A draft of a bill recently passed by the House of Assembly would allow legislators to continue receiving a salary for up to three years after they are voted out of office. The benefit comes in addition to an existing retirement allowance that kicks in at age 50 for any legislator who has served at least five years. (Photo: SCREENSHOT)

During a press conference last Thursday, Premier Andrew Fahie defended a recently passed bill that would allow legislators to continue earning their salary for a year or more after they are voted out of office.

The Retiring Allowances (Legislative Service) (Amendment) Act 2021has not been Gazetted, but a draft obtained by the Beacon would give two years’ salary to former legislators who have served one term, three terms or four terms; one year’s salary to those who have served two terms; and three years’ salary to those who have served five or more full terms.

The draft bill — which currently awaits assent from the governor — doesn’t explain why legislators with two terms under their belt would receive less than those with one, and leaders have not said whether it was amended during the closed-door committee stage in the HOA.

The post-term salary would come in addition to a retirement allowance currently provided for life to any former legislator age 50 and over who has served at least five years. Under the original 1980 law, that monthly allowance is calculated as two-thirds of the maximum monthly salary paid to them while they served.

Salary too low?

In defending the bill last Thursday, the premier argued that legislators’ salary is too low.

“The basic salary for all elected officials is $36,000. That is for a junior person in government’s salary,” the premier said.

“What allows elected officials to have a little more money is when you tack on some of the al- allowances. The allowances are taxed and so is your regular salary. When you retire, you aren’t allowed to take allowances: just the salary.”

Pressed by the media to provide full salary figures for ministers, the premier said they make “roughly double” the $36,000 base salary that he mentioned.

In fact, allowances make up more of HOA members’ take-home pay than their salaries. In 2009, HOA members voted themselves a $24,000 housing allowance (which did not apply to the premier, who already had one totaling more than $45,000) and added more than $5,000 to their entertainment allowance.

These adjustments brought non-ministers’ total pre-tax income to nearly $83,000. Ministers’ was bumped up to about $111,000, with the deputy premier at $116,480 and the premier at $148,944.

Nevertheless, Mr. Fahie said that he’s seen retired legislators “worse off ” than they were before they were elected to office.

The premier also denied that the bill is about seeking a salary increase for legislators, noting that it would not cost taxpayers immediately.

Clarifying the retiring allowances, he added, was an issue that “has been outstanding for over 30 years.”

“Previous governments had the responsibility to settle this matter once and for all,” he said, referring to the issue as a “hot potato” passed from one government to the next.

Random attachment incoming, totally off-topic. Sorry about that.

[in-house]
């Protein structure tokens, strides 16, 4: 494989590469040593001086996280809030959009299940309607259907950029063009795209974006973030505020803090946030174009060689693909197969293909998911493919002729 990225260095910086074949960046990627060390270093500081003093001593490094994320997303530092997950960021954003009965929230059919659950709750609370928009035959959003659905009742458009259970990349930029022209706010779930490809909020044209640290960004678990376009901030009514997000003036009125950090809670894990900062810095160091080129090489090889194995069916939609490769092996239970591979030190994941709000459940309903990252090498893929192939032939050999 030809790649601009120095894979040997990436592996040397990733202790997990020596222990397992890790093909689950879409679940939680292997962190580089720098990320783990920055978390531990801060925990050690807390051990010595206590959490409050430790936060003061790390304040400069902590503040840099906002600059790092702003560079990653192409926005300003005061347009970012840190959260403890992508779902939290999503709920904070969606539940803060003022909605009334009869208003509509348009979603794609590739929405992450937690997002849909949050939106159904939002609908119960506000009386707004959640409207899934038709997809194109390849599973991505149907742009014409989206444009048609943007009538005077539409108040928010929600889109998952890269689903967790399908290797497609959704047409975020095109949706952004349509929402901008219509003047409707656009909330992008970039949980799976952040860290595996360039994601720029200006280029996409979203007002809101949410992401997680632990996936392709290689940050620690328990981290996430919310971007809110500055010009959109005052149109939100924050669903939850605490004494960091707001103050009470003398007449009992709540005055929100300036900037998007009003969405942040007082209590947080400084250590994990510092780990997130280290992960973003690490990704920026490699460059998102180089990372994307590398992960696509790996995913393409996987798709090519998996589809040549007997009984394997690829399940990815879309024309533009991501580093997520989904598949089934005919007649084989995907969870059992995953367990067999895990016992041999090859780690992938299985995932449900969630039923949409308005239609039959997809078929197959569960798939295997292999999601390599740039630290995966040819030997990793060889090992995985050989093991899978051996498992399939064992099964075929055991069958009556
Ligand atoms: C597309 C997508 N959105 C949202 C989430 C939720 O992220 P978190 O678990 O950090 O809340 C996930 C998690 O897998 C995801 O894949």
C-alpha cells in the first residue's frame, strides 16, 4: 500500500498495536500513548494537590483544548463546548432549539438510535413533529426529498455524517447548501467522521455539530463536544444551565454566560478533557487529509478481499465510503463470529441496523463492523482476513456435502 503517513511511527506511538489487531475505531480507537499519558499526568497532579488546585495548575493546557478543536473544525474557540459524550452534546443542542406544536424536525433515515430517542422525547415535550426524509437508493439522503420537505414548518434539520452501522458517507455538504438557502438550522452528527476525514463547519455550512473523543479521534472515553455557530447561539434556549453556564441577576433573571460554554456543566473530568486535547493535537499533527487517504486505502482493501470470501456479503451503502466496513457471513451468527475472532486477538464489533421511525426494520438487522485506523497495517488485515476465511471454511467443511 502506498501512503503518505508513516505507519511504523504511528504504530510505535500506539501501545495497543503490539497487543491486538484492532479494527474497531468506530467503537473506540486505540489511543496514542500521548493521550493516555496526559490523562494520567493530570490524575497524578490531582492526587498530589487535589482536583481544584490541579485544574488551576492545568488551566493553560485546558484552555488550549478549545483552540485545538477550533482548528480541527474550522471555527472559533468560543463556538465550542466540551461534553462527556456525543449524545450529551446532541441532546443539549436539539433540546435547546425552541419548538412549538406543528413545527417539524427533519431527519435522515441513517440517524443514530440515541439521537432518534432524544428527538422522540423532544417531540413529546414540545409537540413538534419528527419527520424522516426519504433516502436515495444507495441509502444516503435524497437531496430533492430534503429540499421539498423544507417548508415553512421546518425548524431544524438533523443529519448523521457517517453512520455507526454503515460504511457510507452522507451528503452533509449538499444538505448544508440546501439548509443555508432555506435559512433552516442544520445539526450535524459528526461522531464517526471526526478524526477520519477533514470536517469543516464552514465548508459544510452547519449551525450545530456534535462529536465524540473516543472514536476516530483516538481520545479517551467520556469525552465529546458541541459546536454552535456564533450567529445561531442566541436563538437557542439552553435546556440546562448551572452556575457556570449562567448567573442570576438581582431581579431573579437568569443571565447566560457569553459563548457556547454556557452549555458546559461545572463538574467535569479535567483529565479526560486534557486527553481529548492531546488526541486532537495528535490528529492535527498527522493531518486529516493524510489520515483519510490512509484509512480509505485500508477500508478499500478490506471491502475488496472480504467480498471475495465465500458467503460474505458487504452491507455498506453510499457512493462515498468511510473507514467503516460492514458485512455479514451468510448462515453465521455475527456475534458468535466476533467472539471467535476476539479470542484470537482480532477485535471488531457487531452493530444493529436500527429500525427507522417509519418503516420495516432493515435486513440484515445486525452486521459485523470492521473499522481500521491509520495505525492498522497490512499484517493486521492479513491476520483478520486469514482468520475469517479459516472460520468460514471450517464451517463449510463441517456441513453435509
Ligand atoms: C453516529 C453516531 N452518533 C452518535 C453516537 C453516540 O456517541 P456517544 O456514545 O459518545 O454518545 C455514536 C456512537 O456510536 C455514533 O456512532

Legislators suspended their usual rules in order to expedite the bill through the HOA in one sitting. HOA Public Relations Officer Linton Leonard later told the Beacon that it passed unanimously on May 6, a day when the broadcast of the proceeding started with no audio.

The Beacon’s attempts to obtain from the HOA an audio record of the bill’s passage have been unsuccessful.

Public officers

At least week’s press conference, the premier added that government plans to review compensation packages for public officers as well.

“Your government has taken up the review of the compensation packages for all our public officers,” he said. “But that is not a legislative amendment. That requires more. So together with the Deputy Governor’s Office, your current government is addressing the remuneration for public officers by making sure that we do a job reclassification as well as salary revision.”

Mr. Fahie said teachers, police officers, customs officers and others have been complaining that they’re not earning enough.

He asked that they give his government more time to solve problems that have been in the making for years.

Judges’ benefits

The HOA, he noted, also voted recently to update benefits packages for judges.“The benefits for judges is another issue that has been 40 years overdue. The judiciary has been complaining that the packages were inadequate and not sufficient to attract the desired talent in the numbers required,” he said. “This is not a salary increase, by no stretch of the imagination — because that would not be correct in this current climate.”

The premier also promised to hold press conferences every other week, and he touched on the Commission of Inquiry, the passing of other bills in the HOA, and more. Additionally, Mr. Fahie gave examples of three other “hot potato” issues that his government has addressed in the past two years. Under his administration, he said, a fast-track programme for people applying for residency and belongership was enacted, clearing a backlog of applicants.

A traffic turnaround was also put in place, and repairs to the Market Square got underway, he said.